Silver Fern Farms (SFF) says it applied for the wage subsidy to ensure it could retain workers when production levels decreased by up to 50% at some of its processing sites.
With the Silver Ferns Farm vote over (held on Fri Oct 16, after Rural News went to press), MIE will soon be meeting with its core base of supporters to map out its future.
McDonald believes the ginger group has a role to play provided its objectives are clearly defined and agreed on by its supporters.
The farmer lobby has failed in its bid to get the meat co-ops Alliance and Silver Fern Farms to merge.
But McDonald does not believe the lobby group has failed and doesn't want it disbanded. He believes MIE must continue advocating for farmer suppliers and supplying industry information to members.
"In the meat sector knowledge historically was and is always held by the companies; farmers were told only on a need to know basis," he told Rural News. "And the meat companies always believe farmers need to know bugger all."
MIE will take its time in deciding its future. McDonald says this will allow the emotion arising from last week's decision to subside. "But we need to be sure about our objective going forward; we can't muck farmers around and waste their time."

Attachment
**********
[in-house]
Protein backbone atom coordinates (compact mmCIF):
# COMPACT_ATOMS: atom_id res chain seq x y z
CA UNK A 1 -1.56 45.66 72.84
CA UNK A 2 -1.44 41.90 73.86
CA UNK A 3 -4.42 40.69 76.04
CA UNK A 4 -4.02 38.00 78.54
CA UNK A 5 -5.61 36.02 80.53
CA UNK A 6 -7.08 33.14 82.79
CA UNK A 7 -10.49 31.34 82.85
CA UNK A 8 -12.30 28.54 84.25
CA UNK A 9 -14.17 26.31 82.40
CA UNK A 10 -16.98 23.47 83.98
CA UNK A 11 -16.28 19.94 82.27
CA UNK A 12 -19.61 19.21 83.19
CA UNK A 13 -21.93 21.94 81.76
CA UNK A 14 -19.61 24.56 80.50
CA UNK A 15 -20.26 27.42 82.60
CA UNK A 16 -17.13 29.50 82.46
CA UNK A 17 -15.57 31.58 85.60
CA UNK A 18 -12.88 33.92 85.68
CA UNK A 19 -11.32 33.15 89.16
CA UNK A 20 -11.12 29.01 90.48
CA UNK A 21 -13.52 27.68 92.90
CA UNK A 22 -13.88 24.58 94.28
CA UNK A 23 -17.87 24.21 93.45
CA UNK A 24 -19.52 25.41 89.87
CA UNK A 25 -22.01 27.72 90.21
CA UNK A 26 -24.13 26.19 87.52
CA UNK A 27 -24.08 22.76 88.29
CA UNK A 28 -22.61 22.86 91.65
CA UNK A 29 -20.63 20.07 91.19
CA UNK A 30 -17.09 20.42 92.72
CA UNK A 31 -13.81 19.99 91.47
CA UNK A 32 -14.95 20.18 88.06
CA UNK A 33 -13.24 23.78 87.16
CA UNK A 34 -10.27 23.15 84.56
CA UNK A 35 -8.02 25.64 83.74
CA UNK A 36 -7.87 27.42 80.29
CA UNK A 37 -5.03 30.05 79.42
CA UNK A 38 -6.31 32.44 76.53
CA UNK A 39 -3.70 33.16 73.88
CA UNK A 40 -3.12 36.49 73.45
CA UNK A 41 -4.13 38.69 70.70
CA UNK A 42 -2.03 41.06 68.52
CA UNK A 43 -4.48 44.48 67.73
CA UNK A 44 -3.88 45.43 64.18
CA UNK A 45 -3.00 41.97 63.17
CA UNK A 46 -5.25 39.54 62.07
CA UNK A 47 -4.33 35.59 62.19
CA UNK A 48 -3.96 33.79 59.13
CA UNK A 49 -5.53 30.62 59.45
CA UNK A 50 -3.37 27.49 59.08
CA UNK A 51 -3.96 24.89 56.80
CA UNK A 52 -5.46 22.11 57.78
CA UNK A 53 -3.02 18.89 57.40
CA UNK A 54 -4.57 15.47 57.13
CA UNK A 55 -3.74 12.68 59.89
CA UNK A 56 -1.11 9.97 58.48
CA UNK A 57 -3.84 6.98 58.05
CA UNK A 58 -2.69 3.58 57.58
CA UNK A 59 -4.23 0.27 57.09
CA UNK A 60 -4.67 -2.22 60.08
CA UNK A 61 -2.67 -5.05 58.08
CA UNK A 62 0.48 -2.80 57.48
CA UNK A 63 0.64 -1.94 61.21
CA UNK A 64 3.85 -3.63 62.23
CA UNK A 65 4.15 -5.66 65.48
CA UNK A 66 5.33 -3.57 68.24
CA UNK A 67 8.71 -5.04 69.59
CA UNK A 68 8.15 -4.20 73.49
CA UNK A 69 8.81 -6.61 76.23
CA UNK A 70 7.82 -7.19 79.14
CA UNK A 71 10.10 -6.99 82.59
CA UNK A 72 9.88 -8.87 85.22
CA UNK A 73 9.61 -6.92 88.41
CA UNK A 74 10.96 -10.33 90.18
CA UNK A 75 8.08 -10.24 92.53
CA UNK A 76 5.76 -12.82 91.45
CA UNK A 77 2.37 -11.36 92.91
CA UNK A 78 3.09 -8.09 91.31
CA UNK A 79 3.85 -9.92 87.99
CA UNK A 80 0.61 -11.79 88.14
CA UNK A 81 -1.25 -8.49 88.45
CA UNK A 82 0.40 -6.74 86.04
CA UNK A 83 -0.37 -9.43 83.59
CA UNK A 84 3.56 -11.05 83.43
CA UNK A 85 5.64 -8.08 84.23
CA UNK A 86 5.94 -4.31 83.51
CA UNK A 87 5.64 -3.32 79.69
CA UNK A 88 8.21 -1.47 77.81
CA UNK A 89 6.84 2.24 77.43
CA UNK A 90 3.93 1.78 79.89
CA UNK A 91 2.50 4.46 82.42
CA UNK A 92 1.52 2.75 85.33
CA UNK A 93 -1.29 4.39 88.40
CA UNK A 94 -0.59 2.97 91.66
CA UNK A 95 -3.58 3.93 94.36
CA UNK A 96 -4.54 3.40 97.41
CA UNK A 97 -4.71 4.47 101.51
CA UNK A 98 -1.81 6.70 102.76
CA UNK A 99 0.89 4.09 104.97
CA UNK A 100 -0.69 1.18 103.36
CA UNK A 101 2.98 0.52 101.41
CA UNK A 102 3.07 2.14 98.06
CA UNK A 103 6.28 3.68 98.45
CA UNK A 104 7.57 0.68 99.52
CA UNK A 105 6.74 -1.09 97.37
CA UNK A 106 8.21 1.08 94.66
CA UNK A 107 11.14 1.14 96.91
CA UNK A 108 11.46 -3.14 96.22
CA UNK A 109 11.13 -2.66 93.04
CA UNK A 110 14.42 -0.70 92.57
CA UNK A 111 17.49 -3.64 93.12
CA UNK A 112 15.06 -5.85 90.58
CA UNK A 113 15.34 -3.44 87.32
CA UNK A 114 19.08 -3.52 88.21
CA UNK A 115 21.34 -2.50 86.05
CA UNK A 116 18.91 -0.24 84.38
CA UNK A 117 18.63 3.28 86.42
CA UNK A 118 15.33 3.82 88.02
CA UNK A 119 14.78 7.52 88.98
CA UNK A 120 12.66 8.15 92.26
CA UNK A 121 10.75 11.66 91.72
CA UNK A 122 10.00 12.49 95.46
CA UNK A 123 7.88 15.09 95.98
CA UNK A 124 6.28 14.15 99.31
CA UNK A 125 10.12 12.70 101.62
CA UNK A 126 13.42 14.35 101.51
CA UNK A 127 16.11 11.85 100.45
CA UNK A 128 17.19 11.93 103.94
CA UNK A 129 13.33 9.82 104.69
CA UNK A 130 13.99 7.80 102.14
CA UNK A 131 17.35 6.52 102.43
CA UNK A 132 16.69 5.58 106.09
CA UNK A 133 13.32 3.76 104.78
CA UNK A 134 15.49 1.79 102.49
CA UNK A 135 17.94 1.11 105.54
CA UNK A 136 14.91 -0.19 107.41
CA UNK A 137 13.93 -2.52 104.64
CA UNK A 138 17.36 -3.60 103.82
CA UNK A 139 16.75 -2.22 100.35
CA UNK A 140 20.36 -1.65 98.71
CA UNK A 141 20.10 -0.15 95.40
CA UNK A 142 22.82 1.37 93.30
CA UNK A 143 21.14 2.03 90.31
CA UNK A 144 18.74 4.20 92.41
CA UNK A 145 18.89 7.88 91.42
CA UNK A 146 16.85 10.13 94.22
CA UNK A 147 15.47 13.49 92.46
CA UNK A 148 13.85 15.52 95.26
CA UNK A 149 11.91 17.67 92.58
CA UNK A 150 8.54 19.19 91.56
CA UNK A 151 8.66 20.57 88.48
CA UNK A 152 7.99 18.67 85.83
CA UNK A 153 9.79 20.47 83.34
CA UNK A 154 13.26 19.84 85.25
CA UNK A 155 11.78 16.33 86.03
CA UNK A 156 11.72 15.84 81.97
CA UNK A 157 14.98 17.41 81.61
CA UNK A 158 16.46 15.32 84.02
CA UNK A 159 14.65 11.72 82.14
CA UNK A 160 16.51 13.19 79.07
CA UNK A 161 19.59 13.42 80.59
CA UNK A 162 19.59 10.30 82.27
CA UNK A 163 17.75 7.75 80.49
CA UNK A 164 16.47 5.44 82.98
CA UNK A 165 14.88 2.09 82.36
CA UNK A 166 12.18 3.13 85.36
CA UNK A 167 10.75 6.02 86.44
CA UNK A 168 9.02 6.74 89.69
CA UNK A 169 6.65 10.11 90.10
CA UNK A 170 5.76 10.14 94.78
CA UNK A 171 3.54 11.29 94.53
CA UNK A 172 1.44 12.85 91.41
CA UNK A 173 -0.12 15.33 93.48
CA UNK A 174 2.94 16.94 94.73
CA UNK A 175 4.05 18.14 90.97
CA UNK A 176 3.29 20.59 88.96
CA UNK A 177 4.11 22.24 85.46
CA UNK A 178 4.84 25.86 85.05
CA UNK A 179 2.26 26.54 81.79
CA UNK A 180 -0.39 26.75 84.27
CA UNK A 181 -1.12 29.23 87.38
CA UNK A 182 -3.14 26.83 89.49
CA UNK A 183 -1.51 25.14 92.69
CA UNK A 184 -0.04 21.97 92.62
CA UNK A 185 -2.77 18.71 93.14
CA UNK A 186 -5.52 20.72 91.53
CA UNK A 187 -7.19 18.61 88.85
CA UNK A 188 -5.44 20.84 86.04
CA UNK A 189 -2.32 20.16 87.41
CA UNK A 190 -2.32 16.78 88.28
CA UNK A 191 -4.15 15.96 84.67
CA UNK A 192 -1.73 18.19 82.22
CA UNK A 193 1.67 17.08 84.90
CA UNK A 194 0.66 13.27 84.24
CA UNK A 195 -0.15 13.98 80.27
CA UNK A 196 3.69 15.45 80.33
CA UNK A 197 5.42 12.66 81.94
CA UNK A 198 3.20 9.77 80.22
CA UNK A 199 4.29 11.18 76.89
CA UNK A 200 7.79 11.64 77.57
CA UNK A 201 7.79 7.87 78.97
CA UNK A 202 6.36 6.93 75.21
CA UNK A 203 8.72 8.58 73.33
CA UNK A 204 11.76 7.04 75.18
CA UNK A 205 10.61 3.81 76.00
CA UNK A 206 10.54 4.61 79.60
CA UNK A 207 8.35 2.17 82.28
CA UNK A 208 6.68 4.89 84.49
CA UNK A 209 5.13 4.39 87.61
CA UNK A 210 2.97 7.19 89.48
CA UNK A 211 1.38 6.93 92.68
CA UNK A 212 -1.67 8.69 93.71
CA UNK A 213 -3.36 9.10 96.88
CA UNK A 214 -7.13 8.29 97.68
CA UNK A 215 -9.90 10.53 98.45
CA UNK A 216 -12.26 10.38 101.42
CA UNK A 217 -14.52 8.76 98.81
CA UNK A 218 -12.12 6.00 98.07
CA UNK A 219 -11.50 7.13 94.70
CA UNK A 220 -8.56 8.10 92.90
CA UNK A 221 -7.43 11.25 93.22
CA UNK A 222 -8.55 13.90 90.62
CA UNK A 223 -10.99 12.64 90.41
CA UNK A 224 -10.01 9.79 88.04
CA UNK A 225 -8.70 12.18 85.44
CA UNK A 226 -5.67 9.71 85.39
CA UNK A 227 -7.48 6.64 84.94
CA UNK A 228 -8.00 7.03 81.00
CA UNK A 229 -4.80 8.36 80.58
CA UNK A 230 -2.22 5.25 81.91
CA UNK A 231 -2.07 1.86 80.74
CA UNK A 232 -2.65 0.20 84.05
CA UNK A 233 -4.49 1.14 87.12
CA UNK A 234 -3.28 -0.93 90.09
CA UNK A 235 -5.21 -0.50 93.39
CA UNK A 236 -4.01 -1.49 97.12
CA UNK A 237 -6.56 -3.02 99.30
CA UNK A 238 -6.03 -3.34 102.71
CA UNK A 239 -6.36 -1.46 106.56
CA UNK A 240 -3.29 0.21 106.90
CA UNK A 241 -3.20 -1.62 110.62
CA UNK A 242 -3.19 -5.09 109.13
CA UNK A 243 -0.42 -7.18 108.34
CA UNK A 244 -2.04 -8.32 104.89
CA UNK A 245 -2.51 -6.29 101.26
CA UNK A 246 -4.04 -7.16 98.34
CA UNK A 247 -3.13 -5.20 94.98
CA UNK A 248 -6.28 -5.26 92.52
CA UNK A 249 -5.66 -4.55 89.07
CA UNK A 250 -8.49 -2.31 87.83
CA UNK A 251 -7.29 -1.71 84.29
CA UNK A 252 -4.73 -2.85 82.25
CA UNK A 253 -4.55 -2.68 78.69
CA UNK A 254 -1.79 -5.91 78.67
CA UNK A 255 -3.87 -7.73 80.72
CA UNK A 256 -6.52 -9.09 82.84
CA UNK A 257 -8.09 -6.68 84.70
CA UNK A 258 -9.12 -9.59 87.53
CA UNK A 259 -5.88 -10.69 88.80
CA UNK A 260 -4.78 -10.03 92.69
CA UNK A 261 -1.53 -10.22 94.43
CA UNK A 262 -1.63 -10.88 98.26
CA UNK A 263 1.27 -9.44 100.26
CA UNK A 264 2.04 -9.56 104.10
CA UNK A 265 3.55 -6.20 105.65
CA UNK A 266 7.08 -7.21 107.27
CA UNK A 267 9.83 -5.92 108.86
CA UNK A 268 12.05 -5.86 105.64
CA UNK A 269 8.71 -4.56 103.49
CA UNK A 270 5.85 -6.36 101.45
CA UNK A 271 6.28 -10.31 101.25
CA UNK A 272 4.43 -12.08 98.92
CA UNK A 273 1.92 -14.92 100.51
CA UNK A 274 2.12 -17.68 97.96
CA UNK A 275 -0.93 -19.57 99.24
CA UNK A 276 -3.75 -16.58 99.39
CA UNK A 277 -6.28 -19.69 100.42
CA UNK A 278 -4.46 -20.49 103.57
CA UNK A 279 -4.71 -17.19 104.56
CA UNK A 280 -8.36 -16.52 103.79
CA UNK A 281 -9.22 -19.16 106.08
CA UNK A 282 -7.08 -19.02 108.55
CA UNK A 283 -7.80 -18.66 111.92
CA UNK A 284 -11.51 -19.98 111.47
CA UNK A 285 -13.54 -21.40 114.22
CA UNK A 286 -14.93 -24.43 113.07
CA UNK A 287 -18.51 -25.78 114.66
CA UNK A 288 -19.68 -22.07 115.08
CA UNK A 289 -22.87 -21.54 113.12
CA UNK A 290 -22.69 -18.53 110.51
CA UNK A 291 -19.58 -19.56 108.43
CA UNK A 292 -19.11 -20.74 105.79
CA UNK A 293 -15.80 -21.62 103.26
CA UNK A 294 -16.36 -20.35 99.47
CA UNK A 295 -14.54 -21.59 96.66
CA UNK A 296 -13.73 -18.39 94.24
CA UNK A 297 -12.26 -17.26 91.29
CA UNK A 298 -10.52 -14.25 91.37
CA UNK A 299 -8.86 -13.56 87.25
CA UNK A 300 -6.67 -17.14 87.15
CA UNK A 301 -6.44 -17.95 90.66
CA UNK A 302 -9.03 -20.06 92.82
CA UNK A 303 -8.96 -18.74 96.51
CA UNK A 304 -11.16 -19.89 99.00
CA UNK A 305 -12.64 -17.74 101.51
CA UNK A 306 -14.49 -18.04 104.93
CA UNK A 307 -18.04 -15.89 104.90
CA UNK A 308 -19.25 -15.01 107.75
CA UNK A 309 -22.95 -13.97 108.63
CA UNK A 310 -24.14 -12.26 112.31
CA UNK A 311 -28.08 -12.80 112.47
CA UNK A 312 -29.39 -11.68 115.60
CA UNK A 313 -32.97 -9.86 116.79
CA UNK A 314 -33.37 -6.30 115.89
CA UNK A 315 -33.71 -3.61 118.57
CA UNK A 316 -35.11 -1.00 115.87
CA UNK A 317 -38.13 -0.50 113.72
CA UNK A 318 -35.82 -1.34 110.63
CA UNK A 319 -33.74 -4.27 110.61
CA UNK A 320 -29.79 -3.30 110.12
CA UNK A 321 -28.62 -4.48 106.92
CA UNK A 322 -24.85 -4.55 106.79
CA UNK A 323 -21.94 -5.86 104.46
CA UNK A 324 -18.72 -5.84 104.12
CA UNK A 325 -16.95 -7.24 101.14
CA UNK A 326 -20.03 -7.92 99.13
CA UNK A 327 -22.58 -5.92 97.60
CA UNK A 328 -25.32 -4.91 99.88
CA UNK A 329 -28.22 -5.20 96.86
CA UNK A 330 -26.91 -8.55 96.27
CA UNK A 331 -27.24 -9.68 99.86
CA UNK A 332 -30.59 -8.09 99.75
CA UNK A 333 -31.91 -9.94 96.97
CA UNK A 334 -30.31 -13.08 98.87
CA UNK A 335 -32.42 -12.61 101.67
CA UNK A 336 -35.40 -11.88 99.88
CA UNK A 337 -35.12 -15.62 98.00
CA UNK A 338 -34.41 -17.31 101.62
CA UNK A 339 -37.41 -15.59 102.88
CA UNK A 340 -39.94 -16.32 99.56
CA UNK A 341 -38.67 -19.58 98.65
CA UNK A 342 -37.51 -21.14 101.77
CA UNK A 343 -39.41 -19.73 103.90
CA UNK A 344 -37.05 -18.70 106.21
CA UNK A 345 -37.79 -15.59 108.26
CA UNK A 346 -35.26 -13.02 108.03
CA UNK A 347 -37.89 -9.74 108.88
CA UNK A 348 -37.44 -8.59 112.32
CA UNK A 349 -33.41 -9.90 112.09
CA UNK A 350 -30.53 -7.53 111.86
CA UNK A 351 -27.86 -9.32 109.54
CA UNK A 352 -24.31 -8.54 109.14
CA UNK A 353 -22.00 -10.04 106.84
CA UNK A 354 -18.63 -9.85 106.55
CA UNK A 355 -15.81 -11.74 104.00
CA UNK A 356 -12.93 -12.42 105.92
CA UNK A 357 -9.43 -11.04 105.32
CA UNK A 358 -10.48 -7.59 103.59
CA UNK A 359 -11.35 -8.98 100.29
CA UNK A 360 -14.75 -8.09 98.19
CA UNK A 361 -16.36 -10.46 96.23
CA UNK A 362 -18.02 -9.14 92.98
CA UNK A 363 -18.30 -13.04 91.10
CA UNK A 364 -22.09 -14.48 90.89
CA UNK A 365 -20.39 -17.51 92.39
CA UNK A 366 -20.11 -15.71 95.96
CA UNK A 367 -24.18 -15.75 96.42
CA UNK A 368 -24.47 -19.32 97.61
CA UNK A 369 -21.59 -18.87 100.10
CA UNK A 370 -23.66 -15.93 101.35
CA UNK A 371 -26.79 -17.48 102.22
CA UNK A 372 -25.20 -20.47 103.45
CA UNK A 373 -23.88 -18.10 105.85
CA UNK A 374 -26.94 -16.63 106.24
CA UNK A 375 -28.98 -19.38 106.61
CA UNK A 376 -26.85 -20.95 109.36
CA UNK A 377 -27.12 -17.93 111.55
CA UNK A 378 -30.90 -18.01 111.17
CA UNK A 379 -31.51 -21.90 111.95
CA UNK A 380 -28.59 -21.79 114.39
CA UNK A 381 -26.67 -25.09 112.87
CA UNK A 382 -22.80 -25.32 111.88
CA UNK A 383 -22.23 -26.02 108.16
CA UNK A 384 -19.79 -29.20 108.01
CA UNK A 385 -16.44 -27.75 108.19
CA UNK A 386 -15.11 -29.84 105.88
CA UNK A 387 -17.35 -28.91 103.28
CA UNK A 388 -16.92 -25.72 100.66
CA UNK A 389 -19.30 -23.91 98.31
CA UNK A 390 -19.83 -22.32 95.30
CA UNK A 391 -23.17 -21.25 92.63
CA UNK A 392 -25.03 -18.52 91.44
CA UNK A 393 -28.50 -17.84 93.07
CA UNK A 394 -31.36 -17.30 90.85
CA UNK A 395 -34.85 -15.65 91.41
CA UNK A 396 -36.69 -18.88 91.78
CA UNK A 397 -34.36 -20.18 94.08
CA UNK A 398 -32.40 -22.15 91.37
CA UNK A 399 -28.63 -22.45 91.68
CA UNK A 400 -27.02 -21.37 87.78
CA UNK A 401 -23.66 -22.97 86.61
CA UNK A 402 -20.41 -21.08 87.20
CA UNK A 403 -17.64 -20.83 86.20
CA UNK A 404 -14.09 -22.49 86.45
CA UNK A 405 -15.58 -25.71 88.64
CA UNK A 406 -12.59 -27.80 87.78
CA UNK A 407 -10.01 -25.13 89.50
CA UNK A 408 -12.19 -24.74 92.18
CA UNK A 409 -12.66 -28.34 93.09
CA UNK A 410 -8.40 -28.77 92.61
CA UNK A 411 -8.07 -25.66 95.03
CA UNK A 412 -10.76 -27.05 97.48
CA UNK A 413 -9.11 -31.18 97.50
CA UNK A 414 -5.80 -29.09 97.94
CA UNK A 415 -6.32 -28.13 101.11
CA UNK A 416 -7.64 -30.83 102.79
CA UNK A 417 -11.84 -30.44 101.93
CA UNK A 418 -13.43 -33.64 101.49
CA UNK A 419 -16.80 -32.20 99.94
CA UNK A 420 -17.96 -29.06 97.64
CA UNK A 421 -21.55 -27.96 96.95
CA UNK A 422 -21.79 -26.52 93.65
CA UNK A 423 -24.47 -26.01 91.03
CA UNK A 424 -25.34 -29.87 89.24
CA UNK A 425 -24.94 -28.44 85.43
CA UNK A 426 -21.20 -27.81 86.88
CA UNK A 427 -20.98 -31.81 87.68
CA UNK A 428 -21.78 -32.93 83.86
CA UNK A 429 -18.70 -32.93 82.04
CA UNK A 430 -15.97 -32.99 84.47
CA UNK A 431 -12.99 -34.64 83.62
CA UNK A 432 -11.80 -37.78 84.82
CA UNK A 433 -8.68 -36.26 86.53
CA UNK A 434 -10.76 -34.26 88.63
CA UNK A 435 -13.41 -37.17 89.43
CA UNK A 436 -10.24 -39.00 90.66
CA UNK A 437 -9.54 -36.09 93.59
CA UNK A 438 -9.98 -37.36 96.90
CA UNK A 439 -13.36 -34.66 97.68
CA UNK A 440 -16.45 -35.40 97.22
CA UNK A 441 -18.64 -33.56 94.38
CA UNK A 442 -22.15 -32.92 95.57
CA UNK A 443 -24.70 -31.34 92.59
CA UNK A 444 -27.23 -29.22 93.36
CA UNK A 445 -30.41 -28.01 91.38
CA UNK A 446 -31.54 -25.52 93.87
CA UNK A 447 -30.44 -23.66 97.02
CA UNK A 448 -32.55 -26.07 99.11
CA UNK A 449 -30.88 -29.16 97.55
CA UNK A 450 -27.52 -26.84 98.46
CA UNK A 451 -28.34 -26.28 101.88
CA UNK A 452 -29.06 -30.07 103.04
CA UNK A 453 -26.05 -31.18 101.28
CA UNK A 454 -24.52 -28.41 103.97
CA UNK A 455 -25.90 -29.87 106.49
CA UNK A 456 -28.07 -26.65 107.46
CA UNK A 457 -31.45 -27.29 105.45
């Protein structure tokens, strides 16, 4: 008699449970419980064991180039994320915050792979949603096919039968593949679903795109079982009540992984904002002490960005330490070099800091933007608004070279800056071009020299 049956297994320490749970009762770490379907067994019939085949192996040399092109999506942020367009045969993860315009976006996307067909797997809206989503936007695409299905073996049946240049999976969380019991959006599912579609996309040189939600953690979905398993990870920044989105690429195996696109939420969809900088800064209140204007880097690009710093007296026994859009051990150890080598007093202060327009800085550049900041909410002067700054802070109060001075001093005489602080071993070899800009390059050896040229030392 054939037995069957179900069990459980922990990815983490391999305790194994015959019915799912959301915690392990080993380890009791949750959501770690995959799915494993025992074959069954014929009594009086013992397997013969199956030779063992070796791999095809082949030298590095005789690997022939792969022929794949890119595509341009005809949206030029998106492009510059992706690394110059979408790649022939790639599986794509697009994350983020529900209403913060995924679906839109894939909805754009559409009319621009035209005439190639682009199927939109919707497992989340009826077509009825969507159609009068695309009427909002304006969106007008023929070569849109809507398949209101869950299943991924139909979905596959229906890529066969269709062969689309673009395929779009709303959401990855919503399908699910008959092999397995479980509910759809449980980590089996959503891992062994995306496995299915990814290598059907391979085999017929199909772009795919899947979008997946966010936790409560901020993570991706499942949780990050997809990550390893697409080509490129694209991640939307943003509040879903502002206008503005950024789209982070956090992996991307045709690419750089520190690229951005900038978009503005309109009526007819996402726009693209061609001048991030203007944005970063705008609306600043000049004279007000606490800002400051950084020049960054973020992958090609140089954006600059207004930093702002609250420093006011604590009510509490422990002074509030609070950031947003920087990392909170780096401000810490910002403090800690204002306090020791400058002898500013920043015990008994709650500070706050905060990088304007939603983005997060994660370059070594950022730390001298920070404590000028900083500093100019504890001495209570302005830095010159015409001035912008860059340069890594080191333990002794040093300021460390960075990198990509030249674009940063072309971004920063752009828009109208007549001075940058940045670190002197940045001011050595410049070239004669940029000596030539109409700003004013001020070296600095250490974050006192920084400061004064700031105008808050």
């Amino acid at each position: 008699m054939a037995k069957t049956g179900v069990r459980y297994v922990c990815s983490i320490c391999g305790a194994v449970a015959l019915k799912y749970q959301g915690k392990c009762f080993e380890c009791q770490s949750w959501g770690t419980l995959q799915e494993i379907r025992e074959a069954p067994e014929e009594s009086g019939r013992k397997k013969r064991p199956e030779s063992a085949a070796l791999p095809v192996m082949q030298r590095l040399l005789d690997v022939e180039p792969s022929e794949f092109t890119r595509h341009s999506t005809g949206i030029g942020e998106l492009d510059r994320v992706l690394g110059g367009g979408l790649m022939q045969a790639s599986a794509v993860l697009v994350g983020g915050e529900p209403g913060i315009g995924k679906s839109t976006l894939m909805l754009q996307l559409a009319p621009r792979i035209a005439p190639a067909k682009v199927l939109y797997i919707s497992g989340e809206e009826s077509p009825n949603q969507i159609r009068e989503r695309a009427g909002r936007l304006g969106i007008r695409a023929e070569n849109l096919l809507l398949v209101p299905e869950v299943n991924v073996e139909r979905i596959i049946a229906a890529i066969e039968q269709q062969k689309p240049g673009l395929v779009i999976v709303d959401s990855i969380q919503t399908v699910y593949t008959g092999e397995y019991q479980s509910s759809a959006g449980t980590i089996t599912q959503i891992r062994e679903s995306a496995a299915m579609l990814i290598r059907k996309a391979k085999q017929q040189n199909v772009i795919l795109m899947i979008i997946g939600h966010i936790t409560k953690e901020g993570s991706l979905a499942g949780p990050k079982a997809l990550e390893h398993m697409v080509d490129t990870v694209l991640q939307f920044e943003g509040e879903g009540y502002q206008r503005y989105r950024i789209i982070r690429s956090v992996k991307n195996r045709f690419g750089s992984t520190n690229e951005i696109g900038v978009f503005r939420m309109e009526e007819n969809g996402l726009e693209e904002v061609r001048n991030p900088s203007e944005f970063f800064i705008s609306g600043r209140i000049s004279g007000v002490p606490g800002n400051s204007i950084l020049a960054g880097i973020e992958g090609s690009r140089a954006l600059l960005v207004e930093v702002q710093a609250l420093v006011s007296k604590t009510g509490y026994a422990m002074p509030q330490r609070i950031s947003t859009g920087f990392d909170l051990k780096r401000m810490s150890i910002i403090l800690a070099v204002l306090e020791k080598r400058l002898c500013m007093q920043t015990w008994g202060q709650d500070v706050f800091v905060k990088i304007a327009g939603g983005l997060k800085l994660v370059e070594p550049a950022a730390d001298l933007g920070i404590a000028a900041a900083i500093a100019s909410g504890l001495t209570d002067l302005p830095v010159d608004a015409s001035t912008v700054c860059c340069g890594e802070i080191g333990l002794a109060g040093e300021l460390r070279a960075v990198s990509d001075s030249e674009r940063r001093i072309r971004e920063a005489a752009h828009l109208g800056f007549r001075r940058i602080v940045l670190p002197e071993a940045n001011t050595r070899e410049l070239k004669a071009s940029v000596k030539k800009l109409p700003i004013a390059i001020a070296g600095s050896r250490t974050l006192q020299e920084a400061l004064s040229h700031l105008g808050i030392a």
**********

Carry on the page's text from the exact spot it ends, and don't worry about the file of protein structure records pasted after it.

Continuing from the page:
MIE's main aim was to retain farmer ownership and the co-op structure within New Zealand – getting the two co-ops together and determining a vision for the shared future of the two co-ops. "It was a major disappointment that we never got to have that discussion," McDonald says.
He says a lack of "inspired leadership" by the co-ops is to blame. "We never had the needed leadership – someone standing up in one of those leadership positions and saying 'this is what we need to do'.
"All we've got now is the respective chairmen saying 'we tried our best'. I guess we will never know the answer to the 25-year-old question, 'would a collective future have been better or are we better apart?' "
MIE's take on the industry
- MIE tells farmers not to be fooled by slightly better stock prices or praise for the industry's productivity gains; the industry's decline is sustained and structural
- High levels of conversion to dairy
- NZ dairy farmers best paid in the world
- Sheep and beef farmers earn roughly half their European and US counterparts
- Dwindling supply: no one shrinks their way to success, a travesty for a once-great industry
- Changes in stock numbers 2003-13 (source Beef + Lamb NZ): sheep -22%, beef -20%, deer -38% (dairy +29%)
- Unsustainable for red meat farmers, especially family farms and intergenerational farming
- Bad news for NZ Inc in terms of land use and environmental outcomes.